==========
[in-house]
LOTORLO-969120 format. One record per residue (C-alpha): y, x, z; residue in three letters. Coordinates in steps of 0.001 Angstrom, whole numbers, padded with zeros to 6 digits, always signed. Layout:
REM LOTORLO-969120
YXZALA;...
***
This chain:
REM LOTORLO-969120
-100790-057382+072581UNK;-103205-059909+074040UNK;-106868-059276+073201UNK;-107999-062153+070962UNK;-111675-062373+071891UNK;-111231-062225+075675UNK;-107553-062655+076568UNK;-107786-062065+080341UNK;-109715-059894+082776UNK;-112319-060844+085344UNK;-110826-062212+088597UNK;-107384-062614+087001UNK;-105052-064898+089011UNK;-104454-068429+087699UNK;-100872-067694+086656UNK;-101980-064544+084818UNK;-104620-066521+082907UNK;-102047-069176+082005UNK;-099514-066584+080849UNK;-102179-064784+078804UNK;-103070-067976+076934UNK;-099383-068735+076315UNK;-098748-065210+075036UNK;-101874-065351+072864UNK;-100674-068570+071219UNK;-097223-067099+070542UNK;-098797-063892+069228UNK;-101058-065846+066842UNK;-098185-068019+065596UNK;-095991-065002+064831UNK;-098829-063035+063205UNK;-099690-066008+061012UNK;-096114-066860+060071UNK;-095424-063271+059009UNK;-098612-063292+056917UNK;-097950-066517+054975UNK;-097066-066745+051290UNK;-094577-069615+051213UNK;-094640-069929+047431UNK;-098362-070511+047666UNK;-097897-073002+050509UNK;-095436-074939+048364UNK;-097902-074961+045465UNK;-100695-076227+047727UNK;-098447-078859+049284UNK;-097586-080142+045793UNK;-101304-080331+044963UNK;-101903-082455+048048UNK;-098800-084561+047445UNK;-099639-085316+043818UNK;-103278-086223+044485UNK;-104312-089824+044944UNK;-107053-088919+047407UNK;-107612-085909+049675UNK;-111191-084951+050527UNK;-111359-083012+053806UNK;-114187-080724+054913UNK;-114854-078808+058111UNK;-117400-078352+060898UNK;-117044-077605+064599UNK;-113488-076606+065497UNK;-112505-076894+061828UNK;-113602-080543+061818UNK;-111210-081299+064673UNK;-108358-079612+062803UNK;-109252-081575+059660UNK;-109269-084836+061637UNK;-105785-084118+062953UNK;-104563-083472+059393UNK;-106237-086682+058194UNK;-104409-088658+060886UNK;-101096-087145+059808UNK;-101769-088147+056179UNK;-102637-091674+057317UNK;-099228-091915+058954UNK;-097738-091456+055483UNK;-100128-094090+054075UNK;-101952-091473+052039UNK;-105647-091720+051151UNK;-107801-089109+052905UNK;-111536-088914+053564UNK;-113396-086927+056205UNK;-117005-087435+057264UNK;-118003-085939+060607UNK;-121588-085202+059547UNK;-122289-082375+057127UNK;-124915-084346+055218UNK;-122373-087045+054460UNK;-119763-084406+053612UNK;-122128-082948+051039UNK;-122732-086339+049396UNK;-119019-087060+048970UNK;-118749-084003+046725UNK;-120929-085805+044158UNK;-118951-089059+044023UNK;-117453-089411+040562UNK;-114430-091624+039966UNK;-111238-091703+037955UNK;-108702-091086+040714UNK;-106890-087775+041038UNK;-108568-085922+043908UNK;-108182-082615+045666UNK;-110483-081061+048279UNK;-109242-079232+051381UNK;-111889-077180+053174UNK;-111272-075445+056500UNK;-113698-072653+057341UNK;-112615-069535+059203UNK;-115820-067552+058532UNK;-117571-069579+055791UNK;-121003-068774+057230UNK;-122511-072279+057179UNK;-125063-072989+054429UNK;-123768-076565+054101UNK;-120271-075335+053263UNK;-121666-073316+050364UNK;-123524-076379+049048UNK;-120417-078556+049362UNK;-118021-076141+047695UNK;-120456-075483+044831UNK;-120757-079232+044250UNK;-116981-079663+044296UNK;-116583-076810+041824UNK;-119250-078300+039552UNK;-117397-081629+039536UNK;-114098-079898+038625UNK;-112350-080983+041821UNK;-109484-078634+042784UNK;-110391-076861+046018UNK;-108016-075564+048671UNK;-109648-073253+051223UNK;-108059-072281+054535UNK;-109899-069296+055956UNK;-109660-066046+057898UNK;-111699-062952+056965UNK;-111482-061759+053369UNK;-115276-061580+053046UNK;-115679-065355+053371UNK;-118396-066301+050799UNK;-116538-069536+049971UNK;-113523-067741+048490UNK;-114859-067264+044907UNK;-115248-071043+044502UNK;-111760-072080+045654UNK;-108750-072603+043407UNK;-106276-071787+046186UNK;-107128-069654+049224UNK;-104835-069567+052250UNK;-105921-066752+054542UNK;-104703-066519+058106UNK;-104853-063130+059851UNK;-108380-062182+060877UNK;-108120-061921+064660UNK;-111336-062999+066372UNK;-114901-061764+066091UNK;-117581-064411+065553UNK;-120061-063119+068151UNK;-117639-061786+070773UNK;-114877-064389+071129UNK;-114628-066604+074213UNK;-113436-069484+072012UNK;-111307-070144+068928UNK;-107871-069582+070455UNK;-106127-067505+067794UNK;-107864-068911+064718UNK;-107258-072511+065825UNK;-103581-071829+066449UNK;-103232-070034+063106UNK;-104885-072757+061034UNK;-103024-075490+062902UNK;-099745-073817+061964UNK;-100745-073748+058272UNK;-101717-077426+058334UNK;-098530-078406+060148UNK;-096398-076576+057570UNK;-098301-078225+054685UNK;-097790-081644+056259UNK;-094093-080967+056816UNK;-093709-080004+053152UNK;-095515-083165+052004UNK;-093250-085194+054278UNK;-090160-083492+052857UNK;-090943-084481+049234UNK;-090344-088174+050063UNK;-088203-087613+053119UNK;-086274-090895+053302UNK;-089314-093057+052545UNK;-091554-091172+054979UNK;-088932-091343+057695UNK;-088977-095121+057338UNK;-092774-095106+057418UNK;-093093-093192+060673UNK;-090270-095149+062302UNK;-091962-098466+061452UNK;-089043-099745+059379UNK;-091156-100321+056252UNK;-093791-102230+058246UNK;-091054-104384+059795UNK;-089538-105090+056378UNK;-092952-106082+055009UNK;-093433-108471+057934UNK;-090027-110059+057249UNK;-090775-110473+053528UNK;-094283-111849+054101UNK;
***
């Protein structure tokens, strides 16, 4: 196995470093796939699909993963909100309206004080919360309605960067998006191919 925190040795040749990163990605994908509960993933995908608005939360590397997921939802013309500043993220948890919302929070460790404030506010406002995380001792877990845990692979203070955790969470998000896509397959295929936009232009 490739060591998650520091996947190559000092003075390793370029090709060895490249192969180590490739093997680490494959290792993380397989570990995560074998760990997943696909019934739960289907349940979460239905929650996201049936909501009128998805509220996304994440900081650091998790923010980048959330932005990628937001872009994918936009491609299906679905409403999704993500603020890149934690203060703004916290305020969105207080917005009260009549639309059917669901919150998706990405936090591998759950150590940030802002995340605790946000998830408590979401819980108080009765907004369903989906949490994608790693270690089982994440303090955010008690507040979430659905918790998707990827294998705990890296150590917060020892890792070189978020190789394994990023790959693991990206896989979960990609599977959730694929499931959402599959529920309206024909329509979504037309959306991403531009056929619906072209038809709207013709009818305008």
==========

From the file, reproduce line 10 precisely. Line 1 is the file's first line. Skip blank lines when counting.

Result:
């Protein structure tokens, strides 16, 4: 196995470093796939699909993963909100309206004080919360309605960067998006191919 925190040795040749990163990605994908509960993933995908608005939360590397997921939802013309500043993220948890919302929070460790404030506010406002995380001792877990845990692979203070955790969470998000896509397959295929936009232009 490739060591998650520091996947190559000092003075390793370029090709060895490249192969180590490739093997680490494959290792993380397989570990995560074998760990997943696909019934739960289907349940979460239905929650996201049936909501009128998805509220996304994440900081650091998790923010980048959330932005990628937001872009994918936009491609299906679905409403999704993500603020890149934690203060703004916290305020969105207080917005009260009549639309059917669901919150998706990405936090591998759950150590940030802002995340605790946000998830408590979401819980108080009765907004369903989906949490994608790693270690089982994440303090955010008690507040979430659905918790998707990827294998705990890296150590917060020892890792070189978020190789394994990023790959693991990206896989979960990609599977959730694929499931959402599959529920309206024909329509979504037309959306991403531009056929619906072209038809709207013709009818305008």